Global Carbon Budget 2023

Friedlingstein, Pierre ; O'Sullivan, Michael ; Jones, Matthew W. ; Andrew, Robbie M. ; Bakker, Dorothee C. E. ; Hauck, Judith ; Landschützer, Peter ; Le Quéré, Corinne ; Luijkx, Ingrid T. ; Peters, Glen P. ; Peters, Wouter ; Pongratz, Julia ; Schwingshackl, Clemens ; Sitch, Stephen ; Canadell, Josep G. ; Ciais, Philippe ; Jackson, Robert B. ; Alin, Simone R. ; Anthoni, Peter ; Barbero, Leticia ; Bates, Nicholas R. ; Becker, Meike ; Bellouin, Nicolas ; Decharme, Bertrand ; Bopp, Laurent ; Brasika, Ida Bagus Mandhara ; Cadule, Patricia ; Chamberlain, Matthew A. ; Chandra, Naveen ; Chau, Thi-Tuyet-Trang ; Chevallier, Frédéric ; Chini, Louise P. ; Cronin, Margot ; Dou, Xinyu ; Enyo, Kazutaka ; Evans, Wiley ; Falk, Stefanie ; Feely, Richard A. ; Feng, Liang ; Ford, Daniel J. ; Gasser, Thomas ; Ghattas, Josefine ; Gkritzalis, Thanos ; Grassi, Giacomo ; Gregor, Luke ; Gruber, Nicolas ; Gürses, Özgür ; Harris, Ian ; Hefner, Matthew ; Heinke, Jens ; Houghton, Richard A. ; Hurtt, George C. ; Iida, Yosuke ; Ilyina, Tatiana ; Jacobson, Andrew R. ; Jain, Atul ; Jarníková, Tereza ; Jersild, Annika ; Jiang, Fei ; Jin, Zhe ; Joos, Fortunat ; Kato, Etsushi ; Keeling, Ralph F. ; Kennedy, Daniel ; Klein Goldewijk, Kees ; Knauer, Jürgen ; Korsbakken, Jan Ivar ; Körtzinger, Arne ; Lan, Xin ; Lefèvre, Nathalie ; Li, Hongmei ; Liu, Junjie ; Liu, Zhiqiang ; Ma, Lei ; Marland, Greg ; Mayot, Nicolas ; McGuire, Patrick C. ; McKinley, Galen A. ; Meyer, Gesa ; Morgan, Eric J. ; Munro, David R. ; Nakaoka, Shin-Ichiro ; Niwa, Yosuke ; O'Brien, Kevin M. ; Olsen, Are ; Omar, Abdirahman M. ; Ono, Tsuneo ; Paulsen, Melf ; Pierrot, Denis ; Pocock, Katie ; Poulter, Benjamin ; Powis, Carter M. ; Rehder, Gregor ; Resplandy, Laure ; Robertson, Eddy ; Rödenbeck, Christian ; Rosan, Thais M. ; Schwinger, Jörg ; Séférian, Roland ; Smallman, T. Luke ; Smith, Stephen M. ; Sospedra-Alfonso, Reinel ; Sun, Qing ; Sutton, Adrienne J. ; Sweeney, Colm ; Takao, Shintaro ; Tans, Pieter P. ; Tian, Hanqin ; Tilbrook, Bronte ; Tsujino, Hiroyuki ; Tubiello, Francesco ; van der Werf, Guido R. ; van Ooijen, Erik ; Wanninkhof, Rik ; Watanabe, Michio ; Wimart-Rousseau, Cathy ; Yang, Dongxu ; Yang, Xiaojuan ; Yuan, Wenping ; Yue, Xu ; Zaehle, Sönke ; Zeng, Jiye ; Zheng, Bo

Année de publication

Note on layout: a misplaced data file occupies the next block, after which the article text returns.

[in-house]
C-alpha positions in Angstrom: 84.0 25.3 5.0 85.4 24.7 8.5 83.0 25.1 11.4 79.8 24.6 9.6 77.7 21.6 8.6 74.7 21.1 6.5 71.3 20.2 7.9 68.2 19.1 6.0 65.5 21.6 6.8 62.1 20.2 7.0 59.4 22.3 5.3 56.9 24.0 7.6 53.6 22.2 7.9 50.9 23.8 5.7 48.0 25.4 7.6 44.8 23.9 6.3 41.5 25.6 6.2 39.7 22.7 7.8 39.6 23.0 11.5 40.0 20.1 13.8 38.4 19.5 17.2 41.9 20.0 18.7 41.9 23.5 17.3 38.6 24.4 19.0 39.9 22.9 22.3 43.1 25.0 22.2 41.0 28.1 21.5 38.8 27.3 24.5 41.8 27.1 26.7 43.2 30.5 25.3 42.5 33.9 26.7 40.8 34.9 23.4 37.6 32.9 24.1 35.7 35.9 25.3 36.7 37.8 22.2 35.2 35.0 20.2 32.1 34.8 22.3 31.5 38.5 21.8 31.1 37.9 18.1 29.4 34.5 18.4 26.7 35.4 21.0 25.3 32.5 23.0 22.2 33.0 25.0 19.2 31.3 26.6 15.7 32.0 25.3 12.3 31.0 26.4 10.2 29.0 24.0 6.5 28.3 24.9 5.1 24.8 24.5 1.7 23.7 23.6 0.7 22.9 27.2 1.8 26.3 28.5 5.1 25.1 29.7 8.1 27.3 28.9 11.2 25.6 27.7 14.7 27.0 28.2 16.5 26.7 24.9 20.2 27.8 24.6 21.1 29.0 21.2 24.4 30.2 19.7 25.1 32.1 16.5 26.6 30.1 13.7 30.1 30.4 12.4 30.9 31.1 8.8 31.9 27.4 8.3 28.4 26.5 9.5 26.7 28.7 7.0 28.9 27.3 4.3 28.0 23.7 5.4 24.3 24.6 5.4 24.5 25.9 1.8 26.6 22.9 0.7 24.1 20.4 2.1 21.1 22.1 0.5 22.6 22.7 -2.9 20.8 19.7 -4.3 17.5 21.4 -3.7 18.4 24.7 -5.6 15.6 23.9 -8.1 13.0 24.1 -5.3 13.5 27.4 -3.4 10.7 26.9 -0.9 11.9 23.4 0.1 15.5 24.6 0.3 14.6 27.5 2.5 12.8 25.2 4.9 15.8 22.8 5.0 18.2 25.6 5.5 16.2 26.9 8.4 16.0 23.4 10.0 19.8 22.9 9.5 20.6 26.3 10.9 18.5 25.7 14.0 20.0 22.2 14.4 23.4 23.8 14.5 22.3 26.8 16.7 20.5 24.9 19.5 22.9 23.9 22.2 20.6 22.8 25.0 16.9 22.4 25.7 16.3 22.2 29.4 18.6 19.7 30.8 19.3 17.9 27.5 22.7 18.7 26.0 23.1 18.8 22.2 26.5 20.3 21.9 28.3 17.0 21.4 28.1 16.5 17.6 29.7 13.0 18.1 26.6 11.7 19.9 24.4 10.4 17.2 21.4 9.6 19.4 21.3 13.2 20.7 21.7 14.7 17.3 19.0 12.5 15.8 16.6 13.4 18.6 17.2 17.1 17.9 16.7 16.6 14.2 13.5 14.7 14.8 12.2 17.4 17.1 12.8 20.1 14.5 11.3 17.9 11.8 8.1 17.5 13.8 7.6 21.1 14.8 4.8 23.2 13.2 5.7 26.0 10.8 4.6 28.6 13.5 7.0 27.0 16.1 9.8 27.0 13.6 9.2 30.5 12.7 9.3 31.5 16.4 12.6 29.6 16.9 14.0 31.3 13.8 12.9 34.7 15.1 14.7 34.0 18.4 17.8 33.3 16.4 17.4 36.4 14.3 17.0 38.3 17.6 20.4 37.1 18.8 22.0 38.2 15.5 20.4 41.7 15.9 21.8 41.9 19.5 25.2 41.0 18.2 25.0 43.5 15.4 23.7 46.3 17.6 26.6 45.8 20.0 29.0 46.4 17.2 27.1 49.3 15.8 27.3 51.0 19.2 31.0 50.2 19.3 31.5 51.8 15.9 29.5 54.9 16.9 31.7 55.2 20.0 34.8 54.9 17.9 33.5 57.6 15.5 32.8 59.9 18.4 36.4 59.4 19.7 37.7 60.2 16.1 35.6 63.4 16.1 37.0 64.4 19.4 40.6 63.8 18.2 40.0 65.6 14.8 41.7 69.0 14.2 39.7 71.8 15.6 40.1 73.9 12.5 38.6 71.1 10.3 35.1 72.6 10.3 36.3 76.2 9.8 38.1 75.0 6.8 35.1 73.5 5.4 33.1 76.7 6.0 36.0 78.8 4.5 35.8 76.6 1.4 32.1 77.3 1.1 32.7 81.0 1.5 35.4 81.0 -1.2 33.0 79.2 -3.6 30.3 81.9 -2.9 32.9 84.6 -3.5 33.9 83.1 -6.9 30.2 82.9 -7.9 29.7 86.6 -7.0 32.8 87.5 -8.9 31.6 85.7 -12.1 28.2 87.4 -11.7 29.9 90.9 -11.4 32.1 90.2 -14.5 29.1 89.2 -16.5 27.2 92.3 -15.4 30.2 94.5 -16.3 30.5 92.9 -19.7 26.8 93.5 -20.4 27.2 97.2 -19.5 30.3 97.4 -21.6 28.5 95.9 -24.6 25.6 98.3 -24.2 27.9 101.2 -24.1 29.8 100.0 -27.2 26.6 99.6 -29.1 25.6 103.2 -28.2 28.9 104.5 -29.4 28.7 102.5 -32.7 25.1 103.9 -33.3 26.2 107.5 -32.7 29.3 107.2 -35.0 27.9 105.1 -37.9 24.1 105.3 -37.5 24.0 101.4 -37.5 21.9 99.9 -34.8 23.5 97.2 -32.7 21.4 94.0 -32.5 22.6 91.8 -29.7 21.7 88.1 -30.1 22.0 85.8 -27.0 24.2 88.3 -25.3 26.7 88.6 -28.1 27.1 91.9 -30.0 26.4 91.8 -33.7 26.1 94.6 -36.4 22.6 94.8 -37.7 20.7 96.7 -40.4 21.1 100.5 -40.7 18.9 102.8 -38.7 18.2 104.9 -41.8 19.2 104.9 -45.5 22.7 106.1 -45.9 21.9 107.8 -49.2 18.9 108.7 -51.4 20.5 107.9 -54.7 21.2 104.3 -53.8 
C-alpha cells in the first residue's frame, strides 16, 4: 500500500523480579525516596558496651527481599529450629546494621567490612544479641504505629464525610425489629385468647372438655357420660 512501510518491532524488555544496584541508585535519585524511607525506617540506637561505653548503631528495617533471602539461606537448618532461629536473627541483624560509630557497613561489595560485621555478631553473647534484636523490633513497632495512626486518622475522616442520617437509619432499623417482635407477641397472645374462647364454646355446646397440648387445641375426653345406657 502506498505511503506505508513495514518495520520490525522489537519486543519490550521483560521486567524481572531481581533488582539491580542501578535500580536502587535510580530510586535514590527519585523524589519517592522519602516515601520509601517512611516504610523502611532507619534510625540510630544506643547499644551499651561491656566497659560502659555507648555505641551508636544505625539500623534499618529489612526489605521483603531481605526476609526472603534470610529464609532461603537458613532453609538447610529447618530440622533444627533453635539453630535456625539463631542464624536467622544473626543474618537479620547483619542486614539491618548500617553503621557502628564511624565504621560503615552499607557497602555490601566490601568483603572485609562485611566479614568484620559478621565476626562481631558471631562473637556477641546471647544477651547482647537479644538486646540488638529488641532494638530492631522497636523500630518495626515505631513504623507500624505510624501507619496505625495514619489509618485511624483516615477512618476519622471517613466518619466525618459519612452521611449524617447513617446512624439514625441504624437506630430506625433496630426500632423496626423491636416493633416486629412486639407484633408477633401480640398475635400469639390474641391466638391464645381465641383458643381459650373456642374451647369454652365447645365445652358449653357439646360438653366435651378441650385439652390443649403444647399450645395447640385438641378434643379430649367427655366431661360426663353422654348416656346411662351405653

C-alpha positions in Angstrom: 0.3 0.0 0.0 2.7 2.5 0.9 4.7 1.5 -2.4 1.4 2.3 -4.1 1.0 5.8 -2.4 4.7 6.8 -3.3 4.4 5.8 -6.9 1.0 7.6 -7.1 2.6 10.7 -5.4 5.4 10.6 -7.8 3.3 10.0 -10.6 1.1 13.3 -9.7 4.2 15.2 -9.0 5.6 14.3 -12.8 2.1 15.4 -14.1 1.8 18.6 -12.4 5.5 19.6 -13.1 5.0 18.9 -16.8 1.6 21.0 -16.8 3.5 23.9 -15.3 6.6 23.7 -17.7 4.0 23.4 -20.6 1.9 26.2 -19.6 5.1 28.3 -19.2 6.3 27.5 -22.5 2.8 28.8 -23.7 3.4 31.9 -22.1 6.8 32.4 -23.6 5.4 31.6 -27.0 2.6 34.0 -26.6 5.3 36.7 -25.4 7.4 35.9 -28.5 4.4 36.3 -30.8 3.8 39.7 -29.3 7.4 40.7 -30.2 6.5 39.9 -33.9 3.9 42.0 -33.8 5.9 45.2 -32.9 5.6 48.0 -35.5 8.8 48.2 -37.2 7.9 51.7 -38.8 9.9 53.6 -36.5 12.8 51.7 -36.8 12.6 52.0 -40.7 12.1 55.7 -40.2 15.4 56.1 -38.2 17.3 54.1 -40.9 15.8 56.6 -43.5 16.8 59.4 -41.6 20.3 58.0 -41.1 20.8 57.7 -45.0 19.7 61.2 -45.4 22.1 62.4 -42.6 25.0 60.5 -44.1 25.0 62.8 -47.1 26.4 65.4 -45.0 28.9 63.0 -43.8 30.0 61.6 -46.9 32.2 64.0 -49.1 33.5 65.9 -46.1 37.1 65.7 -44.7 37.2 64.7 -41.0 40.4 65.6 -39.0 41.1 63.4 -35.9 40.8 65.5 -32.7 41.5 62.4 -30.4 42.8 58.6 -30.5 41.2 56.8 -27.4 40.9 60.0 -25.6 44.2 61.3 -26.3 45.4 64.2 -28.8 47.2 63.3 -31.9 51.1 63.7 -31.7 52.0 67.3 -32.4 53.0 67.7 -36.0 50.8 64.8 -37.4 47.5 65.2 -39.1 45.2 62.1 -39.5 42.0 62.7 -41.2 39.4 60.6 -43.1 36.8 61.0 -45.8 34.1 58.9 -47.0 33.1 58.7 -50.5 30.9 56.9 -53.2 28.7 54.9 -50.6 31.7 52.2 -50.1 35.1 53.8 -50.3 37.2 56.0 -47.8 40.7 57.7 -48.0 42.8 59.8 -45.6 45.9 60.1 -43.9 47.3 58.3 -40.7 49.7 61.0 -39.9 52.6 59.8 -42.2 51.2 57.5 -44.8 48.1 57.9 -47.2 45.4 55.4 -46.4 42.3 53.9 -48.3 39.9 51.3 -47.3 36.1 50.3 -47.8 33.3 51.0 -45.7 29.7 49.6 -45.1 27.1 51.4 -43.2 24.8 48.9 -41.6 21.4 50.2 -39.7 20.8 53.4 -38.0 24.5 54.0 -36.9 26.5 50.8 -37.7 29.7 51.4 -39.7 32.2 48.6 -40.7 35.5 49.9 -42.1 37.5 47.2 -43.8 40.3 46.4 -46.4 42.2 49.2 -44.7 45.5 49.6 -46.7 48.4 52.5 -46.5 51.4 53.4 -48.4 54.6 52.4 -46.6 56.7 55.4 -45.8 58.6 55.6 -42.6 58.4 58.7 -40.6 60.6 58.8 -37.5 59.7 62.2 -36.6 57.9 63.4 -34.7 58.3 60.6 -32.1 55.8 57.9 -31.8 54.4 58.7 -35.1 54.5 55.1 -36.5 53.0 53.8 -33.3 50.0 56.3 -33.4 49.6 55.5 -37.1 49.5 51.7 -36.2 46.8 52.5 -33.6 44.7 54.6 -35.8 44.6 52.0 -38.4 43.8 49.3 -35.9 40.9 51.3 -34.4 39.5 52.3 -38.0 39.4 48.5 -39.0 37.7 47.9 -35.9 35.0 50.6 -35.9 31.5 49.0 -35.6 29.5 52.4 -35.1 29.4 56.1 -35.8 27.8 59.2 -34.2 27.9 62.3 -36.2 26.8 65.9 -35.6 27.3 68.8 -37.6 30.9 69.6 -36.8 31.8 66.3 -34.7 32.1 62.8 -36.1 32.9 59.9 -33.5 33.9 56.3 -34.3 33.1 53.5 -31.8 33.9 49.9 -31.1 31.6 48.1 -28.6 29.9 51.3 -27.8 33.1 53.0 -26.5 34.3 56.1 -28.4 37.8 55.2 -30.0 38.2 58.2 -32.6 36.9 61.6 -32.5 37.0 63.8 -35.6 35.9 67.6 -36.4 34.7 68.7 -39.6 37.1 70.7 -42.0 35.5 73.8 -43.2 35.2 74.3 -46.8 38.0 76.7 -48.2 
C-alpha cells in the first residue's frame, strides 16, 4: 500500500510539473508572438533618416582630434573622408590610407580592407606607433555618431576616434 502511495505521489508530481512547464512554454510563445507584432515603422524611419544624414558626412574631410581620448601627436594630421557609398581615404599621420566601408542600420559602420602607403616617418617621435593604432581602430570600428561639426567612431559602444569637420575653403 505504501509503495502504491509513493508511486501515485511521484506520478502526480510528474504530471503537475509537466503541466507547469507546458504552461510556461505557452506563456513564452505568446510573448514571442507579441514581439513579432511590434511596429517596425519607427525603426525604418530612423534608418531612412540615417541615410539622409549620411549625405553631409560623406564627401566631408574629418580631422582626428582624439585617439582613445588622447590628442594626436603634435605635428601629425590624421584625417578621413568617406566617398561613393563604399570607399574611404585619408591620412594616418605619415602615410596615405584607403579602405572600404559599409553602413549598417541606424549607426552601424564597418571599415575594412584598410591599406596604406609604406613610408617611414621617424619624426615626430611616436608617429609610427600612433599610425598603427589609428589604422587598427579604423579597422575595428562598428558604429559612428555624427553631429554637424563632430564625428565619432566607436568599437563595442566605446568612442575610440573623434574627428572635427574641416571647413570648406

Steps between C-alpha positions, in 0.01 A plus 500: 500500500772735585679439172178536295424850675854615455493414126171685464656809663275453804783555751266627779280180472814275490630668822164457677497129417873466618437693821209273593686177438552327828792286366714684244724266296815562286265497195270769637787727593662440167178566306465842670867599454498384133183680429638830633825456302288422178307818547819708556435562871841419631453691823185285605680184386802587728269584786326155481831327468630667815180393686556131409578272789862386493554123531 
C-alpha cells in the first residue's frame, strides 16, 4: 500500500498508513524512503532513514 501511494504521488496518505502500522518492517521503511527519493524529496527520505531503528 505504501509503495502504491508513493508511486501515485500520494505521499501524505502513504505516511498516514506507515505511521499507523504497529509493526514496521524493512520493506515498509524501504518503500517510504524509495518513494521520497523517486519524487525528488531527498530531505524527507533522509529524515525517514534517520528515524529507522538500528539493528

<p align=justify>Accurate assessment of anthropogenic carbon dioxide (<span class="inline-formula">CO<sub>2</sub></span>) emissions and their redistribution among the atmosphere, ocean, and terrestrial biosphere in a changing climate is critical to better understand the global carbon cycle, support the development of climate policies, and project future climate change. Here we describe and synthesize data sets and methodology to quantify the five major components of the global carbon budget and their uncertainties. Fossil <span class="inline-formula">CO<sub>2</sub></span> emissions (<span class="inline-formula"><i>E</i><sub>FOS</sub></span>) are based on energy statistics and cement production data, while emissions from land-use change (<span class="inline-formula"><i>E</i><sub>LUC</sub></span>), mainly deforestation, are based on land-use and land-use change data and bookkeeping models. Atmospheric <span class="inline-formula">CO<sub>2</sub></span> concentration is measured directly, and its growth rate (<span class="inline-formula"><i>G</i><sub>ATM</sub></span>) is computed from the annual changes in concentration. The ocean <span class="inline-formula">CO<sub>2</sub></span> sink (<span class="inline-formula"><i>S</i><sub>OCEAN</sub></span>) is estimated with global ocean biogeochemistry models and observation-based <span class="inline-formula"><i>f</i></span><span class="inline-formula">CO<sub>2</sub></span> products. The terrestrial <span class="inline-formula">CO<sub>2</sub></span> sink (<span class="inline-formula"><i>S</i><sub>LAND</sub></span>)<span id="page5304"/> is estimated with dynamic global vegetation models. Additional lines of evidence on land and ocean sinks are provided by atmospheric inversions, atmospheric oxygen measurements, and Earth system models. The resulting carbon budget imbalance (<span class="inline-formula"><i>B</i><sub>IM</sub></span>), the difference between the estimated total emissions and the estimated changes in the atmosphere, ocean, and terrestrial biosphere, is a measure of imperfect data and incomplete understanding of the contemporary carbon cycle. All uncertainties are reported as <span class="inline-formula">±1<i>?</i></span>.</p> <p>For the year 2022, <span class="inline-formula"><i>E</i><sub>FOS</sub></span> increased by 0.9 % relative to 2021, with fossil emissions at <span class="inline-formula">9.9±0.5</span> Gt C yr<span class="inline-formula"><sup>?1</sup></span> (<span class="inline-formula">10.2±0.5</span> Gt C yr<span class="inline-formula"><sup>?1</sup></span> when the cement carbonation sink is not included), and <span class="inline-formula"><i>E</i><sub>LUC</sub></span> was <span class="inline-formula">1.2±0.7</span> Gt C yr<span class="inline-formula"><sup>?1</sup></span>, for a total anthropogenic <span class="inline-formula">CO<sub>2</sub></span> emission (including the cement carbonation sink) of <span class="inline-formula">11.1±0.8</span> Gt C yr<span class="inline-formula"><sup>?1</sup></span> (<span class="inline-formula">40.7±3.2</span> Gt <span class="inline-formula">CO<sub>2</sub></span> yr<span class="inline-formula"><sup>?1</sup></span>). Also, for 2022, <span class="inline-formula"><i>G</i><sub>ATM</sub></span> was <span class="inline-formula">4.6±0.2</span> Gt C yr<span class="inline-formula"><sup>?1</sup></span> (<span class="inline-formula">2.18±0.1</span> ppm yr<span class="inline-formula"><sup>?1</sup></span>; ppm denotes parts per million), <span class="inline-formula"><i>S</i><sub>OCEAN</sub></span> was <span class="inline-formula">2.8±0.4</span> Gt C yr<span class="inline-formula"><sup>?1</sup></span>, and <span class="inline-formula"><i>S</i><sub>LAND</sub></span> was <span class="inline-formula">3.8±0.8</span> Gt C yr<span class="inline-formula"><sup>?1</sup></span>, with a <span class="inline-formula"><i>B</i><sub>IM</sub></span> of <span class="inline-formula">?0.1</span> Gt C yr<span class="inline-formula"><sup>?1</sup></span> (i.e. total estimated sources marginally too low or sinks marginally too high). The global atmospheric <span class="inline-formula">CO<sub>2</sub></span> concentration averaged over 2022 reached <span class="inline-formula">417.1±0.1</span> ppm. Preliminary data for 2023 suggest an increase in <span class="inline-formula"><i>E</i><sub>FOS</sub></span> relative to 2022 of <span class="inline-formula">+1.1</span> % (0.0 % to 2.1 %) globally and atmospheric <span class="inline-formula">CO<sub>2</sub></span> concentration reaching 419.3 ppm, 51 % above the pre-industrial level (around 278 ppm in 1750). Overall, the mean of and trend in the components of the global carbon budget are consistently estimated over the period 1959-2022, with a near-zero overall budget imbalance, although discrepancies of up to around 1 Gt C yr<span class="inline-formula"><sup>?1</sup></span> persist for the representation of annual to semi-decadal variability in <span class="inline-formula">CO<sub>2</sub></span> fluxes. Comparison of estimates from multiple approaches and observations shows the following: (1) a persistent large uncertainty in the estimate of land-use changes emissions, (2) a low agreement between the different methods on the magnitude of the land <span class="inline-formula">CO<sub>2</sub></span> flux in the northern extra-tropics, and (3) a discrepancy between the different methods on the strength of the ocean sink over the last decade.</p> <p>This living-data update documents changes in methods and data sets applied to this most recent global carbon budget as well as evolving community understanding of the global carbon cycle. The data presented in this work are available at <a href=""></a> (Friedlingstein et al., 2023).</p>